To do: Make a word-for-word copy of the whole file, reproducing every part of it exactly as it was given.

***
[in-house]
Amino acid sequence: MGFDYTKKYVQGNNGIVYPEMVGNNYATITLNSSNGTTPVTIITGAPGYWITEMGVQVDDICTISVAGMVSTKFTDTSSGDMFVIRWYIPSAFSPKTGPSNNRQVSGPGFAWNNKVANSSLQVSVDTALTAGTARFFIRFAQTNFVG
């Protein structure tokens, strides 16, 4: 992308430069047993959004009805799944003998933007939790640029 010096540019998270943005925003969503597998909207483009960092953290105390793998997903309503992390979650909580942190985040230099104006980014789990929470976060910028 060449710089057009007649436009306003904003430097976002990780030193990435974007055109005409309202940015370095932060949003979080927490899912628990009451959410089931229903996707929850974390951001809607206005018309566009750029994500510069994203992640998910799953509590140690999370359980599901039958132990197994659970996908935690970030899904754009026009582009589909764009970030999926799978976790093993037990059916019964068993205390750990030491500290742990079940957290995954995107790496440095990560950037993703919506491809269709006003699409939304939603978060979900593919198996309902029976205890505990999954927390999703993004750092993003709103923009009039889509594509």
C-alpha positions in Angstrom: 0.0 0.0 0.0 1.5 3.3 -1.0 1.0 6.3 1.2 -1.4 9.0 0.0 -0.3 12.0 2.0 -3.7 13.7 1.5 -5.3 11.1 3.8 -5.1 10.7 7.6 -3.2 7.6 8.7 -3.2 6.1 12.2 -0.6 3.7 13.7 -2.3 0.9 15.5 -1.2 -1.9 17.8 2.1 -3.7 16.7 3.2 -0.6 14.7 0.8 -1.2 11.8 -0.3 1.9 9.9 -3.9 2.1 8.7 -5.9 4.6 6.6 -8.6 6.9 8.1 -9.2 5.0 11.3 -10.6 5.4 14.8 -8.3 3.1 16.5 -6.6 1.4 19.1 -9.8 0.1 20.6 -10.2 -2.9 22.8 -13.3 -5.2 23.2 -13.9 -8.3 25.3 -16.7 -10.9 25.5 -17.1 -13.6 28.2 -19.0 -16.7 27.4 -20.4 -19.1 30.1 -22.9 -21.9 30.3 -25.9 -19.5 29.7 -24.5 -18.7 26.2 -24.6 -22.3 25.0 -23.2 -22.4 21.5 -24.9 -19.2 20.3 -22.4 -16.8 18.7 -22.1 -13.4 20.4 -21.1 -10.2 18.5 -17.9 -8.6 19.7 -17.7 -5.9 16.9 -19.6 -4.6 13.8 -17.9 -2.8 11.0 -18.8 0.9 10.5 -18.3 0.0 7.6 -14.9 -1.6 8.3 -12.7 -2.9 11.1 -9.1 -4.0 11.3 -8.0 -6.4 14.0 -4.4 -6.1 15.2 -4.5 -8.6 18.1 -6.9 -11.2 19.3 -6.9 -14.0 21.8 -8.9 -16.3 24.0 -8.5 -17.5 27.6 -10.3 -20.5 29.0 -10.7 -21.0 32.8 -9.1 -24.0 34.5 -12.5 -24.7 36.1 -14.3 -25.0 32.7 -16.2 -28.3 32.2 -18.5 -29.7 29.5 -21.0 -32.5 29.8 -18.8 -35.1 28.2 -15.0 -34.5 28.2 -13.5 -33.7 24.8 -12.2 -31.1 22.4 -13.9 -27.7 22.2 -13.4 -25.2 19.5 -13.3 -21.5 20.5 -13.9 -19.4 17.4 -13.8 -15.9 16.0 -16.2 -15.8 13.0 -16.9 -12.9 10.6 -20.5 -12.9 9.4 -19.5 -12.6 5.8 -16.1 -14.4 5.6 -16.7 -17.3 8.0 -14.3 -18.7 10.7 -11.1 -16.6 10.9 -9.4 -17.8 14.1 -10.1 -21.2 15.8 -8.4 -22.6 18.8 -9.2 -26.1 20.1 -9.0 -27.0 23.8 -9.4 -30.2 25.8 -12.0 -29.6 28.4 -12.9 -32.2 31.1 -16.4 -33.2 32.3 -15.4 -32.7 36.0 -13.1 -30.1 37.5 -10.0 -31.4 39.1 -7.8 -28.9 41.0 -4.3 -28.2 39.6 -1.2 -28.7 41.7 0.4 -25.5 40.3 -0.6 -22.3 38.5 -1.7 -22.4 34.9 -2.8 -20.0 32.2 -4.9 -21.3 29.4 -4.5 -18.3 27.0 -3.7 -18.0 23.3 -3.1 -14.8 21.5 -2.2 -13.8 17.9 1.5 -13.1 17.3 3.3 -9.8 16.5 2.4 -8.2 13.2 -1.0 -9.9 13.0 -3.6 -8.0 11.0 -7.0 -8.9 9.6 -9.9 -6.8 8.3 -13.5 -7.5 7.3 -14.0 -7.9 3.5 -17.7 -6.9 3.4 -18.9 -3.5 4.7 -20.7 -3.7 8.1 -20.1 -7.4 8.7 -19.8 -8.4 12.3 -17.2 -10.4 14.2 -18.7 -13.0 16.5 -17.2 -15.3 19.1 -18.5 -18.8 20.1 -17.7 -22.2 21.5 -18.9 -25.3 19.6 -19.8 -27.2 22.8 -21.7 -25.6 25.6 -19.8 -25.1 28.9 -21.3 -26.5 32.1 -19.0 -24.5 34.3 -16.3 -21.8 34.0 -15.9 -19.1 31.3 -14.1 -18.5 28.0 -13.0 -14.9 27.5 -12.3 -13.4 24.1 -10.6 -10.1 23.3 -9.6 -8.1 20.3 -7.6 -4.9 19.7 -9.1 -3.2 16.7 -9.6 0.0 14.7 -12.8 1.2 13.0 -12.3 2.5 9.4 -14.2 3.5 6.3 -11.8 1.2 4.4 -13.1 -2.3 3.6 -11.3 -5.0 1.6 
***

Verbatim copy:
[in-house]
Amino acid sequence: MGFDYTKKYVQGNNGIVYPEMVGNNYATITLNSSNGTTPVTIITGAPGYWITEMGVQVDDICTISVAGMVSTKFTDTSSGDMFVIRWYIPSAFSPKTGPSNNRQVSGPGFAWNNKVANSSLQVSVDTALTAGTARFFIRFAQTNFVG
């Protein structure tokens, strides 16, 4: 992308430069047993959004009805799944003998933007939790640029 010096540019998270943005925003969503597998909207483009960092953290105390793998997903309503992390979650909580942190985040230099104006980014789990929470976060910028 060449710089057009007649436009306003904003430097976002990780030193990435974007055109005409309202940015370095932060949003979080927490899912628990009451959410089931229903996707929850974390951001809607206005018309566009750029994500510069994203992640998910799953509590140690999370359980599901039958132990197994659970996908935690970030899904754009026009582009589909764009970030999926799978976790093993037990059916019964068993205390750990030491500290742990079940957290995954995107790496440095990560950037993703919506491809269709006003699409939304939603978060979900593919198996309902029976205890505990999954927390999703993004750092993003709103923009009039889509594509």
C-alpha positions in Angstrom: 0.0 0.0 0.0 1.5 3.3 -1.0 1.0 6.3 1.2 -1.4 9.0 0.0 -0.3 12.0 2.0 -3.7 13.7 1.5 -5.3 11.1 3.8 -5.1 10.7 7.6 -3.2 7.6 8.7 -3.2 6.1 12.2 -0.6 3.7 13.7 -2.3 0.9 15.5 -1.2 -1.9 17.8 2.1 -3.7 16.7 3.2 -0.6 14.7 0.8 -1.2 11.8 -0.3 1.9 9.9 -3.9 2.1 8.7 -5.9 4.6 6.6 -8.6 6.9 8.1 -9.2 5.0 11.3 -10.6 5.4 14.8 -8.3 3.1 16.5 -6.6 1.4 19.1 -9.8 0.1 20.6 -10.2 -2.9 22.8 -13.3 -5.2 23.2 -13.9 -8.3 25.3 -16.7 -10.9 25.5 -17.1 -13.6 28.2 -19.0 -16.7 27.4 -20.4 -19.1 30.1 -22.9 -21.9 30.3 -25.9 -19.5 29.7 -24.5 -18.7 26.2 -24.6 -22.3 25.0 -23.2 -22.4 21.5 -24.9 -19.2 20.3 -22.4 -16.8 18.7 -22.1 -13.4 20.4 -21.1 -10.2 18.5 -17.9 -8.6 19.7 -17.7 -5.9 16.9 -19.6 -4.6 13.8 -17.9 -2.8 11.0 -18.8 0.9 10.5 -18.3 0.0 7.6 -14.9 -1.6 8.3 -12.7 -2.9 11.1 -9.1 -4.0 11.3 -8.0 -6.4 14.0 -4.4 -6.1 15.2 -4.5 -8.6 18.1 -6.9 -11.2 19.3 -6.9 -14.0 21.8 -8.9 -16.3 24.0 -8.5 -17.5 27.6 -10.3 -20.5 29.0 -10.7 -21.0 32.8 -9.1 -24.0 34.5 -12.5 -24.7 36.1 -14.3 -25.0 32.7 -16.2 -28.3 32.2 -18.5 -29.7 29.5 -21.0 -32.5 29.8 -18.8 -35.1 28.2 -15.0 -34.5 28.2 -13.5 -33.7 24.8 -12.2 -31.1 22.4 -13.9 -27.7 22.2 -13.4 -25.2 19.5 -13.3 -21.5 20.5 -13.9 -19.4 17.4 -13.8 -15.9 16.0 -16.2 -15.8 13.0 -16.9 -12.9 10.6 -20.5 -12.9 9.4 -19.5 -12.6 5.8 -16.1 -14.4 5.6 -16.7 -17.3 8.0 -14.3 -18.7 10.7 -11.1 -16.6 10.9 -9.4 -17.8 14.1 -10.1 -21.2 15.8 -8.4 -22.6 18.8 -9.2 -26.1 20.1 -9.0 -27.0 23.8 -9.4 -30.2 25.8 -12.0 -29.6 28.4 -12.9 -32.2 31.1 -16.4 -33.2 32.3 -15.4 -32.7 36.0 -13.1 -30.1 37.5 -10.0 -31.4 39.1 -7.8 -28.9 41.0 -4.3 -28.2 39.6 -1.2 -28.7 41.7 0.4 -25.5 40.3 -0.6 -22.3 38.5 -1.7 -22.4 34.9 -2.8 -20.0 32.2 -4.9 -21.3 29.4 -4.5 -18.3 27.0 -3.7 -18.0 23.3 -3.1 -14.8 21.5 -2.2 -13.8 17.9 1.5 -13.1 17.3 3.3 -9.8 16.5 2.4 -8.2 13.2 -1.0 -9.9 13.0 -3.6 -8.0 11.0 -7.0 -8.9 9.6 -9.9 -6.8 8.3 -13.5 -7.5 7.3 -14.0 -7.9 3.5 -17.7 -6.9 3.4 -18.9 -3.5 4.7 -20.7 -3.7 8.1 -20.1 -7.4 8.7 -19.8 -8.4 12.3 -17.2 -10.4 14.2 -18.7 -13.0 16.5 -17.2 -15.3 19.1 -18.5 -18.8 20.1 -17.7 -22.2 21.5 -18.9 -25.3 19.6 -19.8 -27.2 22.8 -21.7 -25.6 25.6 -19.8 -25.1 28.9 -21.3 -26.5 32.1 -19.0 -24.5 34.3 -16.3 -21.8 34.0 -15.9 -19.1 31.3 -14.1 -18.5 28.0 -13.0 -14.9 27.5 -12.3 -13.4 24.1 -10.6 -10.1 23.3 -9.6 -8.1 20.3 -7.6 -4.9 19.7 -9.1 -3.2 16.7 -9.6 0.0 14.7 -12.8 1.2 13.0 -12.3 2.5 9.4 -14.2 3.5 6.3 -11.8 1.2 4.4 -13.1 -2.3 3.6 -11.3 -5.0 1.6 